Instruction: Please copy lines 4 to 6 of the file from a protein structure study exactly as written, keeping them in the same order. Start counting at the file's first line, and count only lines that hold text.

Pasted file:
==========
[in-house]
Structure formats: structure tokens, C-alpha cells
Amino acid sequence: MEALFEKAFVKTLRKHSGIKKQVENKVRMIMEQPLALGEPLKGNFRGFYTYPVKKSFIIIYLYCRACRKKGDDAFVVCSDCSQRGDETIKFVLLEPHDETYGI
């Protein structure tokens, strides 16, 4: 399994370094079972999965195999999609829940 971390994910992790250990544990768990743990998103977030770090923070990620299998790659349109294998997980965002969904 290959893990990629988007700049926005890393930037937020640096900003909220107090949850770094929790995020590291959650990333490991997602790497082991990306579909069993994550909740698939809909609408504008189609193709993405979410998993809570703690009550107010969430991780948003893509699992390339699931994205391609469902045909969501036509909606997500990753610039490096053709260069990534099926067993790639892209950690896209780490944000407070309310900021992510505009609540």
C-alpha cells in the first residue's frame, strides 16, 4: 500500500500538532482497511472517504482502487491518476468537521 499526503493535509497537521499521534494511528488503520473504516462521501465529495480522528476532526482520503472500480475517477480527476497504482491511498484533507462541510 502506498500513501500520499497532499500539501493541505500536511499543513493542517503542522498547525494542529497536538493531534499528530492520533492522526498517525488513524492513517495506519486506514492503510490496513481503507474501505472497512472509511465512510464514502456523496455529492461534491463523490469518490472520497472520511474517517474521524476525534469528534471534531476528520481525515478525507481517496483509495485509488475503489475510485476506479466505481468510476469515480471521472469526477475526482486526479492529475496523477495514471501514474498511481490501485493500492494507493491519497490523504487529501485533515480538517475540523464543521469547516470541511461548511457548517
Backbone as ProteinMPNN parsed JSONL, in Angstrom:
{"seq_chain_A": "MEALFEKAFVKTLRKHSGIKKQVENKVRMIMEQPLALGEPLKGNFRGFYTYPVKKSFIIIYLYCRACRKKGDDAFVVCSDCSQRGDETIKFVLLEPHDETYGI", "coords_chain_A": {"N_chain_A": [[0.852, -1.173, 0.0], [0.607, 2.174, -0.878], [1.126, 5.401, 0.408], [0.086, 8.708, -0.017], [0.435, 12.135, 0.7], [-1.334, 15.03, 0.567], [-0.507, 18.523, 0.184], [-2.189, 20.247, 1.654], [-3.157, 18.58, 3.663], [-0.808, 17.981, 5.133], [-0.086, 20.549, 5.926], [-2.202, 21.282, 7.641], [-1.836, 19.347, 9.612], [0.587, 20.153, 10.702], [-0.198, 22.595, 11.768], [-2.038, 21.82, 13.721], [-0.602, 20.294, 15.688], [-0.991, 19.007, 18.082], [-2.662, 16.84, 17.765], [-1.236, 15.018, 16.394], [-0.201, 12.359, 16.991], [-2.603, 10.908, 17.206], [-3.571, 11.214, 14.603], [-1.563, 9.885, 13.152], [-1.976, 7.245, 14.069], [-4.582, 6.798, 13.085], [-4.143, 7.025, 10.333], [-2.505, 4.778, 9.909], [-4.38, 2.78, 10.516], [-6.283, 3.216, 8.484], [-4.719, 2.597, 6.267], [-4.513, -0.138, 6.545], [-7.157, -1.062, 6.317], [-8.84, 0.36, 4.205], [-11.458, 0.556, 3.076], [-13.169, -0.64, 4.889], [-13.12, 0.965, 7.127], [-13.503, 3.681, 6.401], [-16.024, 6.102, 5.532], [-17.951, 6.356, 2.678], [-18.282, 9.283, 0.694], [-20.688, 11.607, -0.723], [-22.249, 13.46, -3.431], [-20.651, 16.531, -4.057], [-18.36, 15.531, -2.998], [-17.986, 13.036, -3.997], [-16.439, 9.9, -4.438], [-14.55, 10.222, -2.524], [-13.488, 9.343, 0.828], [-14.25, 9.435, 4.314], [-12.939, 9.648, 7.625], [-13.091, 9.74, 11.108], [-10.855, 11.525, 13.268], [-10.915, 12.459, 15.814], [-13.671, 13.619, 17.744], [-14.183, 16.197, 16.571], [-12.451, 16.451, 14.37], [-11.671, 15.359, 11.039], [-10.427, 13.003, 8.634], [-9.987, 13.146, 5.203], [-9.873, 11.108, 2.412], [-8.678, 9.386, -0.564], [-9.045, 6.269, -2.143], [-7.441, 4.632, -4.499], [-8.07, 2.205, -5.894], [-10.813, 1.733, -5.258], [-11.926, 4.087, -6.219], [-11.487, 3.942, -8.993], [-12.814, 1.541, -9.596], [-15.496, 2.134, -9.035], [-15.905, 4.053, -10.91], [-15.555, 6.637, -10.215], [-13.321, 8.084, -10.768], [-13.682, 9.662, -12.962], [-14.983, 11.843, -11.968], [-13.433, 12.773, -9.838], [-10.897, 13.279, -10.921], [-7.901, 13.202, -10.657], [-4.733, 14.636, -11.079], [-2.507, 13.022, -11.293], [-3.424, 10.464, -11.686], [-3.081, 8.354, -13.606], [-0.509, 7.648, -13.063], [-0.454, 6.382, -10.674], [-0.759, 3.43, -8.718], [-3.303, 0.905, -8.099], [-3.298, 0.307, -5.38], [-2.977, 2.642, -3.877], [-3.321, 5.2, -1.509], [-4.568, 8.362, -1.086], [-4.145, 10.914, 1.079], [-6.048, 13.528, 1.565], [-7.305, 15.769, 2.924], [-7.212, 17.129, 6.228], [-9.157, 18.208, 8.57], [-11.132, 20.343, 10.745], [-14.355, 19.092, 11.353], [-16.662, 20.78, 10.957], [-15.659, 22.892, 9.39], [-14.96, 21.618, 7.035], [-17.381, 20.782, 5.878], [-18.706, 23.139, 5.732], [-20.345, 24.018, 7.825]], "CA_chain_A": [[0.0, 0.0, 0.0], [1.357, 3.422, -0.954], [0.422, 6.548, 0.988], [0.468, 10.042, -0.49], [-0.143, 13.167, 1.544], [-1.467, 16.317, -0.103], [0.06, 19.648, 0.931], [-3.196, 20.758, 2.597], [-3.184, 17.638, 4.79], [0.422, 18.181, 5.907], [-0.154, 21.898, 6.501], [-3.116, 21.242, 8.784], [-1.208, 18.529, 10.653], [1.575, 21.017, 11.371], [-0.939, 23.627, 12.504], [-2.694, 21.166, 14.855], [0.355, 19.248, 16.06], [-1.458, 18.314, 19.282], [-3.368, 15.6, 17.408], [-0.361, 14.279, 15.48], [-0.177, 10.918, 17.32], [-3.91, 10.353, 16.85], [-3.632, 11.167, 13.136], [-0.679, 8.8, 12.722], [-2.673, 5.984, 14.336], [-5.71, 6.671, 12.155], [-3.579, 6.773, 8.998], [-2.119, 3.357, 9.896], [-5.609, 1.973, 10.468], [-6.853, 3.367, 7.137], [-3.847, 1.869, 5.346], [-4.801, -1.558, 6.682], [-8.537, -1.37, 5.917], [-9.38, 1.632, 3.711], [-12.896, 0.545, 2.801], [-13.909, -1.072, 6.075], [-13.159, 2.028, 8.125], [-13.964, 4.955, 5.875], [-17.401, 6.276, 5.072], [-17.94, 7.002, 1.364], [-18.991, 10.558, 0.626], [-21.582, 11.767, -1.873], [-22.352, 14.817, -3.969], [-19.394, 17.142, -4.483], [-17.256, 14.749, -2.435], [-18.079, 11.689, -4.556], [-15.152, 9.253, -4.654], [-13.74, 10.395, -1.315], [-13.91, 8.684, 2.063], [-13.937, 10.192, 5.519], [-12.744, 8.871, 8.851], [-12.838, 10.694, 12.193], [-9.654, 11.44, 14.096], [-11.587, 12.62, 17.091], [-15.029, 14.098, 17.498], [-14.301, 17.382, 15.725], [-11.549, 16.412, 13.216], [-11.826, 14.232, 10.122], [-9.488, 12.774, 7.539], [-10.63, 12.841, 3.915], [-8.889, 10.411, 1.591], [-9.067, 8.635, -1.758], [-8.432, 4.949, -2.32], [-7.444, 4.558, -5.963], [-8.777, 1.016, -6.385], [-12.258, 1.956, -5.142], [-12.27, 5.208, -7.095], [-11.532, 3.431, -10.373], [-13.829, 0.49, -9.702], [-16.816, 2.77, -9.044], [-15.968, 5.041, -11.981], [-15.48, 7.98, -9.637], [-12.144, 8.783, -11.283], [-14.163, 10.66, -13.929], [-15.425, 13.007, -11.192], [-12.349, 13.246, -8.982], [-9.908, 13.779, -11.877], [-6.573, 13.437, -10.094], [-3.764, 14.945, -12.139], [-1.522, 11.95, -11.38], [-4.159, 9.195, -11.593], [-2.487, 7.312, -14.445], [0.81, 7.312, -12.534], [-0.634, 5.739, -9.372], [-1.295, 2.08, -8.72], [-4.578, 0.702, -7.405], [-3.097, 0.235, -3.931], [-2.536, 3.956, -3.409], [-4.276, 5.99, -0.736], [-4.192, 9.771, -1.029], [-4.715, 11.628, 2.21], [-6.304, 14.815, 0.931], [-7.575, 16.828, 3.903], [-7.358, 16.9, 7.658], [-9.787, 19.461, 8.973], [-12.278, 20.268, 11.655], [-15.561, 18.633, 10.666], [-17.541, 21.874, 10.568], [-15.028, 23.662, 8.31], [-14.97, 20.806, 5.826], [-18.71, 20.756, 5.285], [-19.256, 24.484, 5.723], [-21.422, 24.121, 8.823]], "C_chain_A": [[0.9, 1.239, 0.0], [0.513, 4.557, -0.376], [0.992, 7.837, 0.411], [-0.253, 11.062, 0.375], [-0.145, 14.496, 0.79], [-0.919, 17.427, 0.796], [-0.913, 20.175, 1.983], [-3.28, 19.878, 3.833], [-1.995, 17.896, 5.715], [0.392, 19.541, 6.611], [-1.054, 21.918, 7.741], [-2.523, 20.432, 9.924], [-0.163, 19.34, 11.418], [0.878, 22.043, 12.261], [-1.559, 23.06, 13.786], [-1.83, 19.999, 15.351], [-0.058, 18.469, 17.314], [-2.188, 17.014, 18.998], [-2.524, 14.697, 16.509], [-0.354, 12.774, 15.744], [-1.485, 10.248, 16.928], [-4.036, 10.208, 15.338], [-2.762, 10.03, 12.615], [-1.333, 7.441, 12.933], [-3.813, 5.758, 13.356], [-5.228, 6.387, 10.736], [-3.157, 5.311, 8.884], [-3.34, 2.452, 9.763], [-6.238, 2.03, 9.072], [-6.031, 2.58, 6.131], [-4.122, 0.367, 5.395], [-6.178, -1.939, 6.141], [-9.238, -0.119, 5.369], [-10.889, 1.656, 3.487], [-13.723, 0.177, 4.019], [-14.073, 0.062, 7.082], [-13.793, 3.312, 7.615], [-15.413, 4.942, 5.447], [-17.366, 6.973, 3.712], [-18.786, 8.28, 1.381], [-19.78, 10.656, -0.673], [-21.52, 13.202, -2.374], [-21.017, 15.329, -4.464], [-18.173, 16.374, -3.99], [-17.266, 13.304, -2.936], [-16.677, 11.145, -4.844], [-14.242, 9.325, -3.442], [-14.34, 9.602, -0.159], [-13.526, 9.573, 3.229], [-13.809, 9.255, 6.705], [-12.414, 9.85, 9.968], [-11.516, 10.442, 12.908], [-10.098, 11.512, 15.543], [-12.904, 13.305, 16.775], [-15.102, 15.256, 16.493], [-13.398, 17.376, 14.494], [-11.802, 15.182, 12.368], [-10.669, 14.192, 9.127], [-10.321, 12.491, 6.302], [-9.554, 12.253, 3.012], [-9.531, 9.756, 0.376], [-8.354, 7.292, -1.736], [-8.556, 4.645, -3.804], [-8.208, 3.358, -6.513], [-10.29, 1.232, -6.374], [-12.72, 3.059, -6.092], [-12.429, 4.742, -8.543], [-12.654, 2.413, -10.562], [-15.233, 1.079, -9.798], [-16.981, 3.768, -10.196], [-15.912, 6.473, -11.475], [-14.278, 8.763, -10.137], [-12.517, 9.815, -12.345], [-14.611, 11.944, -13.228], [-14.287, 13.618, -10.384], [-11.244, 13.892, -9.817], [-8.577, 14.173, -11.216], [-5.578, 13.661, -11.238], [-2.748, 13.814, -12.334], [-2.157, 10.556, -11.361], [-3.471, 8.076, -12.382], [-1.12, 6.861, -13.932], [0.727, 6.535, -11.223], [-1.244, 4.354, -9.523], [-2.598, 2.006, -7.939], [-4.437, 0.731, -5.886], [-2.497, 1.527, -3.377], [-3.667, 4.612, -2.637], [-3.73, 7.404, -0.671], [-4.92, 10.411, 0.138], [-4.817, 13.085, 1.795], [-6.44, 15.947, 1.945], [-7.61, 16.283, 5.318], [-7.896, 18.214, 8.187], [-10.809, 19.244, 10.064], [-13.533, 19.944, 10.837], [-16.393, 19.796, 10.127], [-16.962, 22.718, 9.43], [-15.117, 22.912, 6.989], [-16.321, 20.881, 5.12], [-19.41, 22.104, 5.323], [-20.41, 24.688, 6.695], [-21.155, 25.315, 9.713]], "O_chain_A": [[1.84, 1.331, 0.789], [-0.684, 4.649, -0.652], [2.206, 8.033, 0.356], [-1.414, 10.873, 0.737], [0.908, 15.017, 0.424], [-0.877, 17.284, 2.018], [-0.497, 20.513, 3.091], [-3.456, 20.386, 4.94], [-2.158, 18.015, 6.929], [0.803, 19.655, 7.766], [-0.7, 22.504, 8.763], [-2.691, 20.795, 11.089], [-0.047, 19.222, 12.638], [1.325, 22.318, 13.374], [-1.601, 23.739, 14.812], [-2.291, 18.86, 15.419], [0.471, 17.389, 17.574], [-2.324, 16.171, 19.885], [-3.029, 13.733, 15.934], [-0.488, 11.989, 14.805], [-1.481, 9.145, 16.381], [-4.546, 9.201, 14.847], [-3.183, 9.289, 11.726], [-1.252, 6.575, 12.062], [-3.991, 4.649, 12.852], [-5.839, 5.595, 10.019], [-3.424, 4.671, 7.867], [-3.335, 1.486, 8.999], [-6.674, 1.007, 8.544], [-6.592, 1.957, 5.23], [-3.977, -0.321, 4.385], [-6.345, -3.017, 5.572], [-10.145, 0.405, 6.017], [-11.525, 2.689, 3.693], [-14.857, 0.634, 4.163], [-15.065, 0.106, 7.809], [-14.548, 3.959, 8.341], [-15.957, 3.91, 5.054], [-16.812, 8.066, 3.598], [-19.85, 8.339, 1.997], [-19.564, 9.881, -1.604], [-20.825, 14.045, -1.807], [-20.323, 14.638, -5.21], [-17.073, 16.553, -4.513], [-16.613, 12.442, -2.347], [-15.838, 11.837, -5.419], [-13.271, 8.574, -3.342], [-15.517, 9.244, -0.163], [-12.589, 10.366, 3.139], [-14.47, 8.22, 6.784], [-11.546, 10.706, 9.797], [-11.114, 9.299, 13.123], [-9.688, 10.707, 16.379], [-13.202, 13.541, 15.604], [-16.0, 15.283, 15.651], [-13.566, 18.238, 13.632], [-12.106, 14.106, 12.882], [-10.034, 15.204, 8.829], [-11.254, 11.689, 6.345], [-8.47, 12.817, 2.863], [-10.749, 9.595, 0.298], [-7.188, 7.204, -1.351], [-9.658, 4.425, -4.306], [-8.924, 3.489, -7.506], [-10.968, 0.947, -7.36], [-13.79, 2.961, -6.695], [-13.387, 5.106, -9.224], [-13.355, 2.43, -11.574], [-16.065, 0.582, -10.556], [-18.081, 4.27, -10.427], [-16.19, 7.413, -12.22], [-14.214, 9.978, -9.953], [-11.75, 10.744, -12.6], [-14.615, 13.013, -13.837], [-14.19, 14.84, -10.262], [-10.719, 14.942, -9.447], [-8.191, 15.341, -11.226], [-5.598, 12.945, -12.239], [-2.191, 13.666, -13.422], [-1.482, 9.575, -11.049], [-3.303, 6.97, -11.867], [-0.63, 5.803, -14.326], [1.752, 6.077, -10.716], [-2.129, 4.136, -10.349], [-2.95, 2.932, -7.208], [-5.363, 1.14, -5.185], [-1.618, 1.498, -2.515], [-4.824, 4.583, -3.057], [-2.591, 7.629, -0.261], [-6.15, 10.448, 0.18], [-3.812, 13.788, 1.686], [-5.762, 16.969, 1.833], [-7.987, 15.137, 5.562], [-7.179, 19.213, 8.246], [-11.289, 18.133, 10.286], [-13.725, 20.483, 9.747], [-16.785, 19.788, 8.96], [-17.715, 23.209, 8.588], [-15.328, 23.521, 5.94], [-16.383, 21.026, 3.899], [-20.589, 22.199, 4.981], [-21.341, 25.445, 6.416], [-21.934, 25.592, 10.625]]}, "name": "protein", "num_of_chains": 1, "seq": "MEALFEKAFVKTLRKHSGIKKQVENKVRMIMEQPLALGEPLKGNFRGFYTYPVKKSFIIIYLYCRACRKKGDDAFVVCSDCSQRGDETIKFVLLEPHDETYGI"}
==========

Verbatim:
């Protein structure tokens, strides 16, 4: 399994370094079972999965195999999609829940 971390994910992790250990544990768990743990998103977030770090923070990620299998790659349109294998997980965002969904 290959893990990629988007700049926005890393930037937020640096900003909220107090949850770094929790995020590291959650990333490991997602790497082991990306579909069993994550909740698939809909609408504008189609193709993405979410998993809570703690009550107010969430991780948003893509699992390339699931994205391609469902045909969501036509909606997500990753610039490096053709260069990534099926067993790639892209950690896209780490944000407070309310900021992510505009609540």
C-alpha cells in the first residue's frame, strides 16, 4: 500500500500538532482497511472517504482502487491518476468537521 499526503493535509497537521499521534494511528488503520473504516462521501465529495480522528476532526482520503472500480475517477480527476497504482491511498484533507462541510 502506498500513501500520499497532499500539501493541505500536511499543513493542517503542522498547525494542529497536538493531534499528530492520533492522526498517525488513524492513517495506519486506514492503510490496513481503507474501505472497512472509511465512510464514502456523496455529492461534491463523490469518490472520497472520511474517517474521524476525534469528534471534531476528520481525515478525507481517496483509495485509488475503489475510485476506479466505481468510476469515480471521472469526477475526482486526479492529475496523477495514471501514474498511481490501485493500492494507493491519497490523504487529501485533515480538517475540523464543521469547516470541511461548511457548517
Backbone as ProteinMPNN parsed JSONL, in Angstrom: